Today's question was about our practice of being made to take breaks. We write in 90 minute blocks and ask everyone to take a 30 minute break in between. No whips to enforce this "rule" - some people take the full 30 minutes, others cut it short, some continue to write and take just 15 minutes of break.
Breaks are good in a number of ways.
- The discipline of taking breaks allows us to sustain a longer energy arc for writing. Rather then push for a few hours and get diminishing returns as our energy ebbs away, breaks allow us to renew and re-energize BEFORE we lose steam. The result - we are able to focus better for longer, which motivates us to write. Putting this into practice in real life, outside of boot camp, we will find that it's easier to write through the week, without getting discouraged.
- The discipline of taking breaks is practice for sustaining writing in the midst of the other rhythms of life. For many of us, writing is going to be an important part of life. What will happen is that we will be interrupted and must stop writing, or we find opportunities in between things to write. The discipline of taking breaks helps us build the ability to switch our mental focus into and out of our writing efficiently.
- Taking a break after about 90 minutes of writing allows us to mentally review and re-focus, so that we get some perspective on what we have just written. We can return to our writing with a clearer sense of how to move it along.
- Taking breaks between chunks of writing helps us ensure we have a writing product at the end of the day. Sometimes we get drawn into revision and editing, or doing more research etc. The breaks give us a chance to disrupt these distractions; we can reflect and notice what we've been doing, take stock, and decide to cease and desist, and to move on. In the next writing block, we might, then, be more productive.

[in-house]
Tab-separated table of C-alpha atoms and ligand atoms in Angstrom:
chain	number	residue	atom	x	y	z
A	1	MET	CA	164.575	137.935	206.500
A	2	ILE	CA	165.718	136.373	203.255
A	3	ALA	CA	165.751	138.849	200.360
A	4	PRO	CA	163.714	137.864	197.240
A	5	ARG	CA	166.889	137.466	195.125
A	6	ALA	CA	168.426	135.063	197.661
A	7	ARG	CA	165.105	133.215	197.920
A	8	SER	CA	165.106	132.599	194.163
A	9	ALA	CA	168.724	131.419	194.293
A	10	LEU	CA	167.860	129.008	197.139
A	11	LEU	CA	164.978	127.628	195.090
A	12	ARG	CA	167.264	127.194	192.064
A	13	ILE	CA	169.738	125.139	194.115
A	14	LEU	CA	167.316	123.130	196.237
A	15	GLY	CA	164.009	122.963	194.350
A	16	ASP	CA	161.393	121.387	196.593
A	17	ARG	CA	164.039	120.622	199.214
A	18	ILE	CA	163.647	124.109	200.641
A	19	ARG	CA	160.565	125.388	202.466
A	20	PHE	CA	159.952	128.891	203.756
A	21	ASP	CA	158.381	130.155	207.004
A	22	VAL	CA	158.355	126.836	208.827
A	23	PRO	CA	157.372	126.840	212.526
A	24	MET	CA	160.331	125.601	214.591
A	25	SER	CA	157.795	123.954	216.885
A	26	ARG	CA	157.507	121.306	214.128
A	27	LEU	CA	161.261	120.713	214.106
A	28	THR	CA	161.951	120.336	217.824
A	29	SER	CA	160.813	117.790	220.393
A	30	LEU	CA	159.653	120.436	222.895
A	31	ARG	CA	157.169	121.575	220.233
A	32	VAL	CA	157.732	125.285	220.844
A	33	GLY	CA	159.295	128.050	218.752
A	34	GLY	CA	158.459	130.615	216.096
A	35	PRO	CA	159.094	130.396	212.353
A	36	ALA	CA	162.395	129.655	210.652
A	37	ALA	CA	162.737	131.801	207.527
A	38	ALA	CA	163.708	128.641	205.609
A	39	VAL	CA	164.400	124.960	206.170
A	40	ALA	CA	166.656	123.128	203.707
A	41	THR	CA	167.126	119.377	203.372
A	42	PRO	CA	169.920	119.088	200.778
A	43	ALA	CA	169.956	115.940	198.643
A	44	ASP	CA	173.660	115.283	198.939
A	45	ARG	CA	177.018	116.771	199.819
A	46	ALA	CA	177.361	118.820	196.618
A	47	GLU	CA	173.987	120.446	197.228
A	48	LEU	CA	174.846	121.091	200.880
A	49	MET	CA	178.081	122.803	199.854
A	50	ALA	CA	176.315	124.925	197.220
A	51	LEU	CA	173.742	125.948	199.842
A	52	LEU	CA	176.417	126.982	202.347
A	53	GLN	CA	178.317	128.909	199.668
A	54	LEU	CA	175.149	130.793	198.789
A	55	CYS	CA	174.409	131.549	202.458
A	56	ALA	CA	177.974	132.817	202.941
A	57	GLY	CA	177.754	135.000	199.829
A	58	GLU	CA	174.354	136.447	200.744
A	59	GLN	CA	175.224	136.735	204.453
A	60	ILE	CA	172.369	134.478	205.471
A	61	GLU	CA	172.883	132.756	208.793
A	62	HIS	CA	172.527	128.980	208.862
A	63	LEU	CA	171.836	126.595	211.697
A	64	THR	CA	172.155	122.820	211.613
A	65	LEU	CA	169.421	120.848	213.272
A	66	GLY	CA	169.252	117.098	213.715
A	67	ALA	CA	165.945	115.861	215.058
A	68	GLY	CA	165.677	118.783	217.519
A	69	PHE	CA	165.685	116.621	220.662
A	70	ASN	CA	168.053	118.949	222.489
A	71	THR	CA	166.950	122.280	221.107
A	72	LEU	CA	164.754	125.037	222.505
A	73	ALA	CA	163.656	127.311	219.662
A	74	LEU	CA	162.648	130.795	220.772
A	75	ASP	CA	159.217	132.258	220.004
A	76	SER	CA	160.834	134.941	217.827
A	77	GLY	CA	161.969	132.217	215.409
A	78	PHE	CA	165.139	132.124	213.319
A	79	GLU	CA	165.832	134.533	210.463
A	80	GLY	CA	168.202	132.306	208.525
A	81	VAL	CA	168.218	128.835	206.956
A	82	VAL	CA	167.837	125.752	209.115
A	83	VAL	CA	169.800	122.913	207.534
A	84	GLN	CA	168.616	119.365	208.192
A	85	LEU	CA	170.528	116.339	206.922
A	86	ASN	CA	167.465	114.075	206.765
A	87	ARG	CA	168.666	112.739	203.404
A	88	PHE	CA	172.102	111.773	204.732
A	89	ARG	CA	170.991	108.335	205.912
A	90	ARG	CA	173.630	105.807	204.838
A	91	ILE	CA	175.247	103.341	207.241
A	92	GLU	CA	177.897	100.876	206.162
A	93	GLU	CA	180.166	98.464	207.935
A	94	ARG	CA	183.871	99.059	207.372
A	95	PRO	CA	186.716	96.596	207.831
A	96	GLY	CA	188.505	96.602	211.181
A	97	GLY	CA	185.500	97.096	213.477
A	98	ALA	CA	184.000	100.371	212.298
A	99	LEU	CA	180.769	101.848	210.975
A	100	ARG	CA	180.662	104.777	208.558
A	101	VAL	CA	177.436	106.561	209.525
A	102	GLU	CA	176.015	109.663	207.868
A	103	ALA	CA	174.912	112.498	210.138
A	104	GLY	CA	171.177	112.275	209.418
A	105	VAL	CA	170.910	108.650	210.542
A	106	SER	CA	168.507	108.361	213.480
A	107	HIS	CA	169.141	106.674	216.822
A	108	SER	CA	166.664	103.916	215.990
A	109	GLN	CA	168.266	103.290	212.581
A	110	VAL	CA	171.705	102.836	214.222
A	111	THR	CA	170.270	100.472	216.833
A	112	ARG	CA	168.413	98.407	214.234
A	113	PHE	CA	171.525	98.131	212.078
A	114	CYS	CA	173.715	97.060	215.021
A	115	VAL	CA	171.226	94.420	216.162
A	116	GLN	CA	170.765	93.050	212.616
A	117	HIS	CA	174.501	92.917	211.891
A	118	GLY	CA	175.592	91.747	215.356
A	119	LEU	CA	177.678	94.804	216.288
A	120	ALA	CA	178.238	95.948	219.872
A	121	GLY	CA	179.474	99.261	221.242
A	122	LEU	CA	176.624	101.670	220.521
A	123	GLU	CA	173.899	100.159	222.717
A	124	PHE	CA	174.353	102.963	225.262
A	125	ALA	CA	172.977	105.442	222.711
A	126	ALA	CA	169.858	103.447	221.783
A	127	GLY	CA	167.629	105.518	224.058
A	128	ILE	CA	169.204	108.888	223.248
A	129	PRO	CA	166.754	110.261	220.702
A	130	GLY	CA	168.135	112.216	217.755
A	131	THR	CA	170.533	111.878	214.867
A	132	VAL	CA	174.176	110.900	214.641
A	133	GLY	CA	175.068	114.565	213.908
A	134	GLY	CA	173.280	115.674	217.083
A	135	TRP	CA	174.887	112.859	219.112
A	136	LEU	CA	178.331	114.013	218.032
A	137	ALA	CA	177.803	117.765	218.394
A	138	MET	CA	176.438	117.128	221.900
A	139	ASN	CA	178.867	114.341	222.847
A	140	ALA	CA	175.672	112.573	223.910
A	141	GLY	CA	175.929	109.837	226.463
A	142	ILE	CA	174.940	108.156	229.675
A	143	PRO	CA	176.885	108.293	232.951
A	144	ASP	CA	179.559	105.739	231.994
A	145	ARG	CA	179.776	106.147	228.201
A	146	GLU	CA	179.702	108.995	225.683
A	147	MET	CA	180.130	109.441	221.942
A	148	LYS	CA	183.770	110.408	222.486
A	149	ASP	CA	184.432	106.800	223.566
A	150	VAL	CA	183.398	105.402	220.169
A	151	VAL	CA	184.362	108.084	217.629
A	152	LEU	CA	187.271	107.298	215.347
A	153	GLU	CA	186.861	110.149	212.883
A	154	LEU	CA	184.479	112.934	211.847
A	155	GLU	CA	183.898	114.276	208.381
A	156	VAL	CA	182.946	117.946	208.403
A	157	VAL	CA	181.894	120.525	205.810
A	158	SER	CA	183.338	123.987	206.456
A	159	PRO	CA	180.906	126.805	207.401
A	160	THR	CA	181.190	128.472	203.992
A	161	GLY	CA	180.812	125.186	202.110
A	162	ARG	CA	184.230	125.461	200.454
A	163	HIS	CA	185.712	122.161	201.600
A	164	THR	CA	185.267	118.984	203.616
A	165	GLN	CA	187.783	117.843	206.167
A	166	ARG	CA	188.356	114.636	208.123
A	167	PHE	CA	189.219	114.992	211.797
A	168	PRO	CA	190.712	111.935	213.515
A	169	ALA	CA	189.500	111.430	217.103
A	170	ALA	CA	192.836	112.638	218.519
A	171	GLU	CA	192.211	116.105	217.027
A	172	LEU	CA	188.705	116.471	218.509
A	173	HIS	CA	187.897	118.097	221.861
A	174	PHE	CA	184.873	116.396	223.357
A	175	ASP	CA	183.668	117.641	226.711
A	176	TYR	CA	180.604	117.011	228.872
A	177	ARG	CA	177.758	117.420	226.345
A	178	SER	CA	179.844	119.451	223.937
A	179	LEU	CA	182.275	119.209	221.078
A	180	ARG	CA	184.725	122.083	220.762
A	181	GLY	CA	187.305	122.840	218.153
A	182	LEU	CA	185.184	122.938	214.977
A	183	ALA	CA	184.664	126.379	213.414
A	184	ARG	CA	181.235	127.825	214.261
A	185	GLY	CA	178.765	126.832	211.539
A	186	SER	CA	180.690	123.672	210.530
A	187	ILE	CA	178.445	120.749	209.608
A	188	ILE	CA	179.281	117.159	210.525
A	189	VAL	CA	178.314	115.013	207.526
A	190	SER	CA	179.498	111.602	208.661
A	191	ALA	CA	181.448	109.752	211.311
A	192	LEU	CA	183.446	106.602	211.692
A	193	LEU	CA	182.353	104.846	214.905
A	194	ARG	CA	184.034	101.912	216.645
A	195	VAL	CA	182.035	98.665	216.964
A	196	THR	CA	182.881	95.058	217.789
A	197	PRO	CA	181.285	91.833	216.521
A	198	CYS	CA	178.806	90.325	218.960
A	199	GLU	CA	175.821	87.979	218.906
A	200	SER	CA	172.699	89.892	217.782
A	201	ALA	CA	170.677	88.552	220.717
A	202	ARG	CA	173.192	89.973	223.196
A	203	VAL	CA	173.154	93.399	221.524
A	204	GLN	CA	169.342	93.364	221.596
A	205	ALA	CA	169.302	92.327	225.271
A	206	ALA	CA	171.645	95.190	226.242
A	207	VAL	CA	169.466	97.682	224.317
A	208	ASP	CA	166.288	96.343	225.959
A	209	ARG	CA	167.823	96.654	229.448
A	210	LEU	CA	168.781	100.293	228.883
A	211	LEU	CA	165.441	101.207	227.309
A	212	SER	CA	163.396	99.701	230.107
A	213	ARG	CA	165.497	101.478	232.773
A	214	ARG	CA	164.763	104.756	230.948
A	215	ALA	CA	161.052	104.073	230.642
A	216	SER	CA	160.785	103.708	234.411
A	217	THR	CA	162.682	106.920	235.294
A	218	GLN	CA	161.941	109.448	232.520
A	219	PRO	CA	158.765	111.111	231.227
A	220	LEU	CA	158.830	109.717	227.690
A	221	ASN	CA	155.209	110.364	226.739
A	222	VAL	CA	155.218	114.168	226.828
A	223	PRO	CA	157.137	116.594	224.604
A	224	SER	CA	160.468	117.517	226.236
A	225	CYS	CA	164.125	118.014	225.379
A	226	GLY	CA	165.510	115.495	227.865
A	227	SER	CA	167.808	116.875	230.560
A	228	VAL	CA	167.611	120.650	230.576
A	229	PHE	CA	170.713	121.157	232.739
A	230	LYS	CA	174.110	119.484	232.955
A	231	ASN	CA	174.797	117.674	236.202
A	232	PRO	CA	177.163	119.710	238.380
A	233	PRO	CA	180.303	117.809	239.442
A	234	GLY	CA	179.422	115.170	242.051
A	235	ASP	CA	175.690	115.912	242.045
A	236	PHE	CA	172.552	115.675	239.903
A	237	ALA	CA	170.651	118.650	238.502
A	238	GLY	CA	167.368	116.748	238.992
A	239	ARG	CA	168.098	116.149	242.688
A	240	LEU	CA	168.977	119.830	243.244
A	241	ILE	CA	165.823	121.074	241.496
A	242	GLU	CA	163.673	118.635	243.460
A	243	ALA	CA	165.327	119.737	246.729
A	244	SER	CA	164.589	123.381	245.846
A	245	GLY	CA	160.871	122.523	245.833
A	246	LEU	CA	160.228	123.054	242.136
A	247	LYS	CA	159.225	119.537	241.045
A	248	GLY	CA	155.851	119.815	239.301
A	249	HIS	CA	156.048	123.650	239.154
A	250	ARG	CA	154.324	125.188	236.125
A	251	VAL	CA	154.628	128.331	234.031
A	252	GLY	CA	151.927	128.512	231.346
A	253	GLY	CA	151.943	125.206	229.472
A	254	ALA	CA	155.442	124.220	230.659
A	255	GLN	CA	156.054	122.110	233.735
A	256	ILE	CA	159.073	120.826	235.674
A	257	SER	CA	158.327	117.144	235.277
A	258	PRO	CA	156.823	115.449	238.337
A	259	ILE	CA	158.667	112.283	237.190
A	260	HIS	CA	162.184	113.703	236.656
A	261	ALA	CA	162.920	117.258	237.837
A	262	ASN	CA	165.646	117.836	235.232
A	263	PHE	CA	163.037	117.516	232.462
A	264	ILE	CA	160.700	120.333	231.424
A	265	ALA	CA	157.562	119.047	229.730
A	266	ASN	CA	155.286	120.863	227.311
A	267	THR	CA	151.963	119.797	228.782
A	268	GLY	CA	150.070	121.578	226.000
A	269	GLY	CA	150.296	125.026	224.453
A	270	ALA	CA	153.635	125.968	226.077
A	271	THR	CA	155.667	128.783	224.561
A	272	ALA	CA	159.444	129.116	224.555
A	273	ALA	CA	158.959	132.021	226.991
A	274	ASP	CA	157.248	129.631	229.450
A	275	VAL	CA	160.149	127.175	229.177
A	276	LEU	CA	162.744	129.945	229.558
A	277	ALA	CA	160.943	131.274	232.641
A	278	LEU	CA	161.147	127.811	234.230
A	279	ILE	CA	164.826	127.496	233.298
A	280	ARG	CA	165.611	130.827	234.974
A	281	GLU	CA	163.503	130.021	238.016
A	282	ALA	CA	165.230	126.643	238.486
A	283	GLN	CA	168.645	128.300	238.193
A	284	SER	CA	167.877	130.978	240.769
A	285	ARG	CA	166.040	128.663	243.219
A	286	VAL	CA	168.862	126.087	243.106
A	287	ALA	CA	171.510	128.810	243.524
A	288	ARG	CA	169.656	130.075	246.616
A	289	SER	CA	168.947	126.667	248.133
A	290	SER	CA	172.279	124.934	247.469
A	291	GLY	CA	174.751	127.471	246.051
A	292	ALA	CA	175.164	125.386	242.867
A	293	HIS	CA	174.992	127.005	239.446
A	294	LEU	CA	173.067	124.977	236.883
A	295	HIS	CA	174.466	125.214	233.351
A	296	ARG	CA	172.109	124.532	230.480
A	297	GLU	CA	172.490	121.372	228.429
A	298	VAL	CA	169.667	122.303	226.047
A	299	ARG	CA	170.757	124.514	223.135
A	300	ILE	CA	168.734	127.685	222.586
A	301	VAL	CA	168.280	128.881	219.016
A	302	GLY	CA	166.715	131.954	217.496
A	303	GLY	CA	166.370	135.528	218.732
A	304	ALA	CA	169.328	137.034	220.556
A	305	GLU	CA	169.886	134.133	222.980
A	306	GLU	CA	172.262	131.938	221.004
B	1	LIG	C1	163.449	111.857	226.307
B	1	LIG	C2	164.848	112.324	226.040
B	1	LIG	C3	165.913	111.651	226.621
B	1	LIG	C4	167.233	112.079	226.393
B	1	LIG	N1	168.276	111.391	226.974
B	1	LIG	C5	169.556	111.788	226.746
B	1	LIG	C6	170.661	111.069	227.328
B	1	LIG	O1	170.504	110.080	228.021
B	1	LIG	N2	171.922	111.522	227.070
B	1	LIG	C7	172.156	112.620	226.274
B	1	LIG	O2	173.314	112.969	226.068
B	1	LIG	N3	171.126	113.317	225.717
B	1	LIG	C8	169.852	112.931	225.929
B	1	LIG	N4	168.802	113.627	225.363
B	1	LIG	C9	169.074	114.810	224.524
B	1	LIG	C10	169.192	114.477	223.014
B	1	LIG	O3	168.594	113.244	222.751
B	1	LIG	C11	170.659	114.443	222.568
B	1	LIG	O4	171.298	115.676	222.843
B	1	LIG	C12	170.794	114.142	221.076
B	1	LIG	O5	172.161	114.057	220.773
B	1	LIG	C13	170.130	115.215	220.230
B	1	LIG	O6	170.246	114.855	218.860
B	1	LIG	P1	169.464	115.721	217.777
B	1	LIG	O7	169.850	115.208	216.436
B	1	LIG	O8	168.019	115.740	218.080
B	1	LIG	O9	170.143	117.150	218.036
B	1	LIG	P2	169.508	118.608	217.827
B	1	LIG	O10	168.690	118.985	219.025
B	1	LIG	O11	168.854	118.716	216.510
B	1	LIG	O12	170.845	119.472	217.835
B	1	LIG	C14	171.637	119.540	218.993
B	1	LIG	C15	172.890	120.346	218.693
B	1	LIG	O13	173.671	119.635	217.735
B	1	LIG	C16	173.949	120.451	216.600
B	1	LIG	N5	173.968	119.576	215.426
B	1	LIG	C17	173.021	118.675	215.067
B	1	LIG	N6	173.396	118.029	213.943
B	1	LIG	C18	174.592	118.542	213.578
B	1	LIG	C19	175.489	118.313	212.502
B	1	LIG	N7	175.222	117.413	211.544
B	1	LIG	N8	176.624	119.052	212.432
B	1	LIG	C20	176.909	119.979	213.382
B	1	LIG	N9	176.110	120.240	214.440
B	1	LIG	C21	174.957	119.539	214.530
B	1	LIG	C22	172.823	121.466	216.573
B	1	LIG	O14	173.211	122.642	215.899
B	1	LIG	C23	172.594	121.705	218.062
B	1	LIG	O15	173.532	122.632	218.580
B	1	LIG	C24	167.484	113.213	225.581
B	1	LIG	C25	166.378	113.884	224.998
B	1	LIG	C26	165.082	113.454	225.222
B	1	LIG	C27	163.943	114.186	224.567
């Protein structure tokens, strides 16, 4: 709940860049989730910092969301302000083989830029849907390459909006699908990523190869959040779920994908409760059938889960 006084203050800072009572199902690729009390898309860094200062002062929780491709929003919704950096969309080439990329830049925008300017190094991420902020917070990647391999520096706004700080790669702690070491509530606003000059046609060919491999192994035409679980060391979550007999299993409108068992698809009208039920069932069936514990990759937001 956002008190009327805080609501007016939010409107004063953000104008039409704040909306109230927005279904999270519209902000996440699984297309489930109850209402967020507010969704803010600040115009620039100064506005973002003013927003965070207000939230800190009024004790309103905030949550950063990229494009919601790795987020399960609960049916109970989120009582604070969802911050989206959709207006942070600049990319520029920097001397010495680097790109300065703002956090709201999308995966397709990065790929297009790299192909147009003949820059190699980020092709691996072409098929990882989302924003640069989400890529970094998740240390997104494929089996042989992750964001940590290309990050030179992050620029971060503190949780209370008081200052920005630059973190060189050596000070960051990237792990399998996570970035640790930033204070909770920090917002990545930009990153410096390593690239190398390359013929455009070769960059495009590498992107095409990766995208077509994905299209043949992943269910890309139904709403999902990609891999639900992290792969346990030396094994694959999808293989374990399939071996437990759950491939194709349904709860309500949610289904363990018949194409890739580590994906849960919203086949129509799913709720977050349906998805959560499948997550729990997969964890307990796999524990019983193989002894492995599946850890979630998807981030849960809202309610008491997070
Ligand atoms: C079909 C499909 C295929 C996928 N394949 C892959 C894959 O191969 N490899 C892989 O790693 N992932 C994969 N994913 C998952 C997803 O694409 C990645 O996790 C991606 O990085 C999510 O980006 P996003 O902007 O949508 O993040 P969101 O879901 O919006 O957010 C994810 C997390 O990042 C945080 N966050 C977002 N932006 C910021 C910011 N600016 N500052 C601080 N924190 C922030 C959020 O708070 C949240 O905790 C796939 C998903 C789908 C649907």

REVISE ... EDIT ... OR WRITE
This was a theme during reflections time. Quite a few of us took time to edit and revise work rather than produce new writing. Is this a good thing?
Well, the answer, of course, is .... "it depends".
But on the whole, the idea is to aim for forward movement. Write first, revise and edit later, outside of the writing sessions. The aim in a writing session is to create, to generate writing. This takes discipline. It is more satisfying to improve what exists. But this can be an insidious distraction from writing. Is our constant desire to revise and edit a way of avoiding writing?
Here are some good practices for developing the discipline of writing first.
SET PRODUCT BASED GOALS. Set "product" oriented goals like a number of words or pages to aim for. Use the words "create", "generate", "produce" in setting goals. A goal like "Work on Chapter 2" allows you to revise what you've already written in chapter 2. Better to set goals like "Add 3 more pages to chapter 2", "Finish argument on paradigm shift, begin section 3 on theoretical framework".
DO NOT EDIT. By editing, we mean going over your writing to proofread and fix grammatical and style issues. Really, leave this kind of work for non-writing time. During writing time, build the discipline to write.
But what if our perfectionist tendencies are pushing us to edit? Someone I know appeases her perfectionist side by dedicating a specific time each week to editing. So every Friday, she knows she can look forward to the pleasure of sitting down with what she's written that week, and going over it to dot her "i"s and cross her "t"s. This also motivates her to produce something each week before Friday - just so she can have the pleasure of editing.
REVISE ONLY IF GOING BACK WILL MOVE YOU FORWARD. This takes discipline. If revising something just improves it, but you can write the next section whether or not you revise this section - DO NOT REVISE. Resist all your instincts to improve this section; leave it alone, move on to write the next section. If necessary, make a few notes on what to revise and ... move on!